(ANIMAL BEHAVIOR) A study on common freshwater fish observed that fish kept in small tanks were significantly more aggressive than those in larger tanks. These fish are much more likely to flare their gills and quarrel with other fish as well as guard territory. Read on to learn more about the university’s findings. — Global Animal
New York Times, Douglas Quenqua
Tropical fish hobbyists will tell you their tanks are a source of relaxation, but recent research suggests the fish might disagree.
Nearly 13 million American households contain a fish tank, and the average tank size is less than 10 gallons. Yet a study comparing the behavior of common freshwater fish in a variety of habitats found that those kept in such small tanks were considerably more aggressive than those in larger ones — more likely to fight, flare their gills and guard whatever tiny alcoves they could find.
“In larger tanks, the fish were not in continuous eyesight of each other, and were swimming around checking everything out rather than beating the heck out of each other,” said the study’s author, Ronald G. Oldfield, a professor of biology at Case Western Reserve University.
The fish in question were Midas, or “red devil” cichlids, a species popular among hobbyists for their brilliant colors and active swimming habits. Dr. Oldfield used only very young fish to eliminate aggressive behaviors associated with mating.
Dr. Oldfield concedes that the emotional well-being of fish may not tug many heartstrings. “It’s probably not the end of the world,” he said in a telephone interview. Even the Humane Society, which routinely has commercials featuring slow-motion video of abused pets, does not offer guidelines for the treatment of pet fish.
“We work on almost every animal issue under the sun,” a spokesman said by e-mail, “but I don’t think this is one of them.”Still, Dr. Oldfield noted that the average household tank was only one-tenth the size of the smallest tank in the study to yield docile fish. “If people kept dogs in these conditions, they’d be put in prison,” he said. “It’s something we should think about.”
The study consisted of two experiments conducted side by side. In one, Dr. Oldfield tested the effects of overcrowding by keeping tank size constant while increasing the number of fish. In the other, he tested environment by placing three fish in consistently larger and more complex tanks. He then recorded their behavior at least two hours after feeding, to eliminate competitive behaviors related to food.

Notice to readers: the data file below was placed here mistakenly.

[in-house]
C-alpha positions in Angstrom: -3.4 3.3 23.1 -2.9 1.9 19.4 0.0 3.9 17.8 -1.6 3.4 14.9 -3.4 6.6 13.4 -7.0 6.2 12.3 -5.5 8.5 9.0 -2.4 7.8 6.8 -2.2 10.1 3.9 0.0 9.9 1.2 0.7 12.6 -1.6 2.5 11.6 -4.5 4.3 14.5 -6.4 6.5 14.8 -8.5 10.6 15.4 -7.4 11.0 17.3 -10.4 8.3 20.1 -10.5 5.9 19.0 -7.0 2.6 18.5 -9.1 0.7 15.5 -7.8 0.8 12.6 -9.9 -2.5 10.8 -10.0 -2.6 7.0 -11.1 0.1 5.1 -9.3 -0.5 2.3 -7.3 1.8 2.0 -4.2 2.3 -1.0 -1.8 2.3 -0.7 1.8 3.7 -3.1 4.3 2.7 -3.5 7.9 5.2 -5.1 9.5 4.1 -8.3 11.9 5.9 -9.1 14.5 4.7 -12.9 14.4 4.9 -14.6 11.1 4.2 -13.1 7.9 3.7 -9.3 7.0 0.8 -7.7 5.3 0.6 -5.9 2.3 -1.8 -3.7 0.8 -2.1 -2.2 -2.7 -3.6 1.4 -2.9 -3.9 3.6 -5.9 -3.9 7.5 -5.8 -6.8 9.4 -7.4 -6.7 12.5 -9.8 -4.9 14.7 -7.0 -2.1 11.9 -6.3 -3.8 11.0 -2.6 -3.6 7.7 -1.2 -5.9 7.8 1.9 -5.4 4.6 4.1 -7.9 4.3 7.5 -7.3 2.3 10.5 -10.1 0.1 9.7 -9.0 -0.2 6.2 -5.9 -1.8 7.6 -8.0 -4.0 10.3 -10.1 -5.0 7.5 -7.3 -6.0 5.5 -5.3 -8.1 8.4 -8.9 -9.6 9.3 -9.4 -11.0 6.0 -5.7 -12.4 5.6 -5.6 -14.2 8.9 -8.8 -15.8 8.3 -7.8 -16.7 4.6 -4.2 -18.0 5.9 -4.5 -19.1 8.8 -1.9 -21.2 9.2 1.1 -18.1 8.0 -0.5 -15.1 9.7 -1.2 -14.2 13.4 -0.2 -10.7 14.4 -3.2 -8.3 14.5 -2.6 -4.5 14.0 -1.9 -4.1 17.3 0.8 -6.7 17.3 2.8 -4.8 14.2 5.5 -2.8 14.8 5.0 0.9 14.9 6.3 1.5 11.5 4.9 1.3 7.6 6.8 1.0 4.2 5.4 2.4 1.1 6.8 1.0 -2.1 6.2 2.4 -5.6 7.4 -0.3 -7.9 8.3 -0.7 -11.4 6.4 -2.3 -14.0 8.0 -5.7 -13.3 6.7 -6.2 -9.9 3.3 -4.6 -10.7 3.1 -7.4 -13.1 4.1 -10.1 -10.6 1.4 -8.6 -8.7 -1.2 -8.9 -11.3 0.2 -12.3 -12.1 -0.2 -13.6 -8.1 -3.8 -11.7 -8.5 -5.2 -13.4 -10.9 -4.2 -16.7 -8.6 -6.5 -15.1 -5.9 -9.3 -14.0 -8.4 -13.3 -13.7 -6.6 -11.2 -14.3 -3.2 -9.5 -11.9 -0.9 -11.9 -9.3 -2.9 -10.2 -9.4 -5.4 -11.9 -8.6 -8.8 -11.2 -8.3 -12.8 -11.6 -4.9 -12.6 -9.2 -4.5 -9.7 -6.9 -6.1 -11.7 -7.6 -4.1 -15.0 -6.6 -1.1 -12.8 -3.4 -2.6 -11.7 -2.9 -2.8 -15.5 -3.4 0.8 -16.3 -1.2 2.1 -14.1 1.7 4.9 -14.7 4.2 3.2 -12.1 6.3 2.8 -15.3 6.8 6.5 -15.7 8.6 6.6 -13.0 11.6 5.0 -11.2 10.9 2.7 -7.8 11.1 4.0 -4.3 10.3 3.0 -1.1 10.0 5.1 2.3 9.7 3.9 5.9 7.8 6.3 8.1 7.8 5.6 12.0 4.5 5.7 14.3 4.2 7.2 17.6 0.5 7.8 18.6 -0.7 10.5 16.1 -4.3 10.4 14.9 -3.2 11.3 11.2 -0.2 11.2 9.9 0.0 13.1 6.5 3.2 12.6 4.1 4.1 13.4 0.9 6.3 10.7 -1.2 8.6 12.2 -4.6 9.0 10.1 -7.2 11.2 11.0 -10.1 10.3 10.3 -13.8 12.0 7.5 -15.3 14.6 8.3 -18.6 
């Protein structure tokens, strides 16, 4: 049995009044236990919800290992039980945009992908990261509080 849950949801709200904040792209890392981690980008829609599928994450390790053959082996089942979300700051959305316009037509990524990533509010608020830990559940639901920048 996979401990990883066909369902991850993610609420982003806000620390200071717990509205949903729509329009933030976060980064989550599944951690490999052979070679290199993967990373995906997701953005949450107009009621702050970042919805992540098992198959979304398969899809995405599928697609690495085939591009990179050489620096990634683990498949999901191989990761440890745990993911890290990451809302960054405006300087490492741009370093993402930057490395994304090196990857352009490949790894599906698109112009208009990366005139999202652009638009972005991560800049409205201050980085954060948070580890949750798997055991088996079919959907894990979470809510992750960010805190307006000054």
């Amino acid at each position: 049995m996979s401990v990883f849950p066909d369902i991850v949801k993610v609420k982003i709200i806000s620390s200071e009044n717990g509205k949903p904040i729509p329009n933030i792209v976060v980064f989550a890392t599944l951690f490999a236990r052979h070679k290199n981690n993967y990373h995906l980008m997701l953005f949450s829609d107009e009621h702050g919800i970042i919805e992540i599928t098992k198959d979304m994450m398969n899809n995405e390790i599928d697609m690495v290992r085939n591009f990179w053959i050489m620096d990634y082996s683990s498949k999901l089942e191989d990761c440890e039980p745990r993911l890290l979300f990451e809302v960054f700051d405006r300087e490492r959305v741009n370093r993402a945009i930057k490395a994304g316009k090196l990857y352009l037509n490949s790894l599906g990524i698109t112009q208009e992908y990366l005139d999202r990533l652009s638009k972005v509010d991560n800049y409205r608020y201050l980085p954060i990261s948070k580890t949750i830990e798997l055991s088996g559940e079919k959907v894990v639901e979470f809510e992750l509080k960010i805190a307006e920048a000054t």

While aggression seemed to remain constant regardless of the number of fish in a tank, Dr. Oldfield observed that it dropped off considerably once the fish were placed in a 100-gallon tank with several plants and rocks to form alcoves.
The findings confirmed what he found when observing Midas cichlids in the wild. “If you go out and observe these fish swimming in a river,” he said, “they’re not aggressive at all, really.”
This is not the first study to suggest that water-dwelling creatures can become aggressive in small tanks. Biologists at the University of Alabama, Birmingham, recently found that sea urchins turned to cannibalism when kept in small, overcrowded tanks. The researchers were trying to recreate typical farming conditions for sea urchin, a delicacy in Japanese cuisine.
Nor is the idea news to Justin Muir, the owner of City Aquarium, a luxury fish tank business in Brooklyn.
“It just goes back to behavioral exercises,” said Mr. Muir, who has designed tanks for the Yankees pitcher C. C. Sabathia and the Dream Hotel in Manhattan. “More volume of water is always the better bet. It basically keeps the fish healthier, and the tank is more stable.” In that way, he said, fish are like any other pet kept in a small enclosure. But a major difference between fish and, say, Rottweilers is that aggressive behavior in small swimmy things can be entertaining, at least to humans.
“That’s why these fish sell,” Mr. Muir said, “because people like the way they act.”
Indeed, hobbyists who probably don’t view themselves as diabolical gleefully exchange online tales of clashing cichlids. Describing a case of “road rage” between two of her fish, a visitor to Fishchannel.com wrote:
“The two would stand in front of the other twitching their lower fins as in sign language, yelling at the other with ‘You almost hit me you blind fool. Didn’t you see me coming? I had the right of way!’ ”
Overcrowding has also become an issue on fish farms, where salmon or trout are sometimes packed into high-density pens, just as chickens or pigs are on industrial farms. The danger there is less about the happiness of the fish than about their health, said Alan Duckworth, a research scientist with the Blue Ocean Institute in Cold Spring Harbor on Long Island.
“Some species do better at high densities,” he said, “but the majority of species could be affected by overcrowding. It likely would stress them out, which could increase the amount of disease.”
One frequently cited problem with farmed fish, particularly salmon, is sea lice, whose spread has become such a problem in Scotland that the government is considering a ban on coastal fish farms. For Dr. Oldfield, the welfare of fish is a concern that dates to when he was 6 years old and won a goldfish in a small bowl at a county fair. He says he understands that a 100-gallon tank is beyond the means of the typical tropical fish hobbyist, but people who love their fish should be aware of the damage they may be doing by keeping them in small, bland environments.
“I’m not saying people need to stop keeping fish as pets,” he said, “but they do need to look at the ecology of animal aggression.”
As for goldfish won at carnivals, he said, “they should never, ever be kept in those bowls.”
More New York Times: http://www.nytimes.com/2011/12/27/science/fish